This Saturday, HomeLA brings architecture and dance together in Los Angeles in a series of performances organized by Rebecca Bruno in partnership with the Dance Resource Center. Audience members of will have a unique (and nearly unprecedented opportunity) to engage with independent dance artists in a Pacific Palisades house.
The idea of performances in private homes comes naturally to Bruno, whose father hosted semi-regular jazz concerts in the family home during her childhood in Santa Barbara. “My father designed our homes so the living rooms would be big enough to accommodate the performances,” says Bruno. “I was influenced by seeing them and all the people from my parents’ lives coming together. It has remained with me as a special experience.”
Bruno’s dance background led her to begin a performance series of her own in her San Diego home. Now, as a Los Angeles resident, she’s bringing performances to residences around the city, driven by a desire to expand the spaces for dance and to capitalize on the uniquely LA tendency of people to “retreat and surrender to their homes,” she says.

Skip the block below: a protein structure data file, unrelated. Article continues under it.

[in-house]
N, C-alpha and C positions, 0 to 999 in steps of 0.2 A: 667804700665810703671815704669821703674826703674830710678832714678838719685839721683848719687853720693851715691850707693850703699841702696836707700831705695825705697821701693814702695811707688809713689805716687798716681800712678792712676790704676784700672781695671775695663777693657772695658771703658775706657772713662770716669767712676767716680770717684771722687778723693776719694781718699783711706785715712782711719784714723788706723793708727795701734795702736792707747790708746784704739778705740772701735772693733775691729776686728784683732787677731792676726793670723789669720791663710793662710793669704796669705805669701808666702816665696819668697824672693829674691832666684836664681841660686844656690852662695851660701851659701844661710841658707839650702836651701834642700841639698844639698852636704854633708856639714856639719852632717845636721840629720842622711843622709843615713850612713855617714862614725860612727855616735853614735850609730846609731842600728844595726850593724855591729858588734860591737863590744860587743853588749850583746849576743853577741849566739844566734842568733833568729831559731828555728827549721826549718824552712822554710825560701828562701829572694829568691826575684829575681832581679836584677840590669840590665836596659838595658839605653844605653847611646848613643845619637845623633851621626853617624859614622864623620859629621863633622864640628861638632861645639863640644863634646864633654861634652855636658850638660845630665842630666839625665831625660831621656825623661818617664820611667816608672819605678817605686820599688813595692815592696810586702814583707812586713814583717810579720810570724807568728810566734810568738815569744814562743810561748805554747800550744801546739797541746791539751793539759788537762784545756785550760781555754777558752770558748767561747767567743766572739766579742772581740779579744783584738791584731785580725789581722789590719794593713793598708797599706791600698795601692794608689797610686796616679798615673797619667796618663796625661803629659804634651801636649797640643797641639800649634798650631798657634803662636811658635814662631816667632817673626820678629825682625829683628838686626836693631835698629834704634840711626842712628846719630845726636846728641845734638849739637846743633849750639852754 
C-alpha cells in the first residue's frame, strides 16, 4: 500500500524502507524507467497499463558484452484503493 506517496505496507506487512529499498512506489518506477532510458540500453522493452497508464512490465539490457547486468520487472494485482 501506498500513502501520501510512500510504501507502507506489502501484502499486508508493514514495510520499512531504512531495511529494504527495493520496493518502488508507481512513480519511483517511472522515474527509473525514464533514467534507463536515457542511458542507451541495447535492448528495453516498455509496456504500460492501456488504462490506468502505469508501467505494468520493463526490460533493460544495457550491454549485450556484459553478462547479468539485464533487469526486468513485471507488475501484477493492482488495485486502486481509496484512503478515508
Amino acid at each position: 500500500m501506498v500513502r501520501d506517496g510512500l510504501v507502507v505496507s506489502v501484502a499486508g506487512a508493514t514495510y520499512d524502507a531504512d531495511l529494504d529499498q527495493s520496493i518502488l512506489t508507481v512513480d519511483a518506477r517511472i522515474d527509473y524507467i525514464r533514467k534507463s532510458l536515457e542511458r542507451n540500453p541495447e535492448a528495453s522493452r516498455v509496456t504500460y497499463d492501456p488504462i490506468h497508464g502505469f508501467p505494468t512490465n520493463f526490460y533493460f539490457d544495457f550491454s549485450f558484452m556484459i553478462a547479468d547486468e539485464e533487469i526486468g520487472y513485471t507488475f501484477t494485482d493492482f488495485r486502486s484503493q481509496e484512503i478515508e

For the first event, she sent out a call for spaces. The first response came from Chloë Flores and Tim Lefevre, whose Fung + Blatts–designed house in the city’s Mt. Washington neighborhood proved to be perfect backdrop for the inaugural event, with its clean, modern spaes.
This weekend’s performances will take place in a house that’s “a big departure and spoke to me as a nice counterpoint,” says Bruno. “It was built in the 1940s; the owners are an interior designer and cinematographer. There’s just a huge attention to detail—everything is arranged with such precision. It’s a departure from the blank slate of the first house.”
Future events are planned, including a sunrise performance at a place in Highland Park in November. The slate of dancers promises to be different. As Bruno puts it, “My intention is that it doesn’t become a repertory company but an event that serves as a network for dance artists to share ideas and to come together and work in a site sensitive way. The idea is to expand the artists’ networks.”